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Donna Henes is the author of The Queen of My Self: Stepping into Sovereignty in Midlife. She offers counseling and upbeat, practical and ceremonial guidance for individual women and groups who want to enjoy the fruits of an enriching, influential, purposeful, passionate, and powerful maturity. Consult the MIDLIFE MIDWIFE™

The Queen welcomes questions concerning all issues of interest to women in their mature years. Send your inquiries to


Amrita Devi, India
Founder of the Shipko Movement in defense against deforestation

Amrita Devi organized a large group of peasants from 84 villages in Rajasthan in an effort to protect the forests from being felled on the orders of the Maharaja of Jodhpur. In one day in 1730, 363 protestors were killed by the axes that were meant to fell the trees. This event was the inspiration of the modern Shipko Movement, a grass roots association of women peasants who act to prevent the cutting of trees and to reclaim their traditional forest rights. The movement has now spread throughout India and has had far reaching impact on the global green movement.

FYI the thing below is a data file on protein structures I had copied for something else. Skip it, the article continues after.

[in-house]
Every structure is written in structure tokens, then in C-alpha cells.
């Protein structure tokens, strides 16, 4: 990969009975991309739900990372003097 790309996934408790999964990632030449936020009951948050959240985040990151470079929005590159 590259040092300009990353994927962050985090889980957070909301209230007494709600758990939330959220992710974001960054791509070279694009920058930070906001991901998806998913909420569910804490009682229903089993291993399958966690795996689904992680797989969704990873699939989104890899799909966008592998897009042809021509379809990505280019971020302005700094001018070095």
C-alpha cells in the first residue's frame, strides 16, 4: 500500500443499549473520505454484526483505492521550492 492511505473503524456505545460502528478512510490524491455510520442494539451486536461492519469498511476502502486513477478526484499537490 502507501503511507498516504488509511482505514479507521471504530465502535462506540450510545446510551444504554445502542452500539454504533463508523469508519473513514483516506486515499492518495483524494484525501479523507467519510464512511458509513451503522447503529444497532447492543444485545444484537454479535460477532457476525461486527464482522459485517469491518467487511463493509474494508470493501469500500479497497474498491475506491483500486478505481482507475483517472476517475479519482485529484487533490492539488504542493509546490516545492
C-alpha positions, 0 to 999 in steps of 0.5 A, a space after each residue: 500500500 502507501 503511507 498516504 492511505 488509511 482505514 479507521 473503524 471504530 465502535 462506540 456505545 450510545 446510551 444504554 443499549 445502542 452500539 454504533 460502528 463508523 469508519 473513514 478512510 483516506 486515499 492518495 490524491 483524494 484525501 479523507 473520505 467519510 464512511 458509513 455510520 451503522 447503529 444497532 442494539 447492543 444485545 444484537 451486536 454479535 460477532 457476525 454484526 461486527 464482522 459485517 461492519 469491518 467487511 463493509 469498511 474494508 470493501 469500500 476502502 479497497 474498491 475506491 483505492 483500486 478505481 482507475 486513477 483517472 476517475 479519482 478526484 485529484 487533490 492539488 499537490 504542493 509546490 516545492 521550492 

Lois Marie Gbbs, United States
Grassroots environmental activist and community leader

Lois Gibbs became involved in environmental causes when she learned that her neighborhood, Love Canal, in Niagara Falls, New York was built on a toxic waste dump. With no prior experience in community activism, Gibbs organized the Love Canal Homeowners Association, which she led in a battle against the local, state, and federal governments. After years of struggle, 833 families were eventually evacuated, and cleanup of Love Canal began. Her efforts also led to the creation of the U.S. Environmental Protection Agency’s Comprehensive Environmental Response, Compensation and Liability Act.

Jane Goodall, England and Tanzania
Primatologist, ethologist, anthropologist and conservationist

Jane Goodall’s holistic methods of fieldwork transformed not only how chimpanzees are understood, but influenced scientific thinking regarding the evolution of humans. In addition to being an animal rights activist, her involvement in tropical forests has led her to be actively involved in a number of environmental issues, and to found the Roots & Shoots an international children’s environmental education program and the Jane Goodall Institute for Wildlife Research, Education, and Conservation.

Fatima Jibrell, Somalia
Environmental organizer and educator

Fatima Jibrell founded Horn of Relief to train young people to organize awareness campaigns about the irreversible damage of unrestricted charcoal production, which has deforested Somalia and led to widespread famine. As a charcoal alternative, she has spearheaded the development of solar cooking stoves. She teaches women and youth to build small rock dams to slow the runoff during the brief rainy season, which nourish vegetation, crucial in slowing the growth of arid lands.
Winona LaDuke, United States-Anishinaabeg
Activist, environmentalist, economist, and writer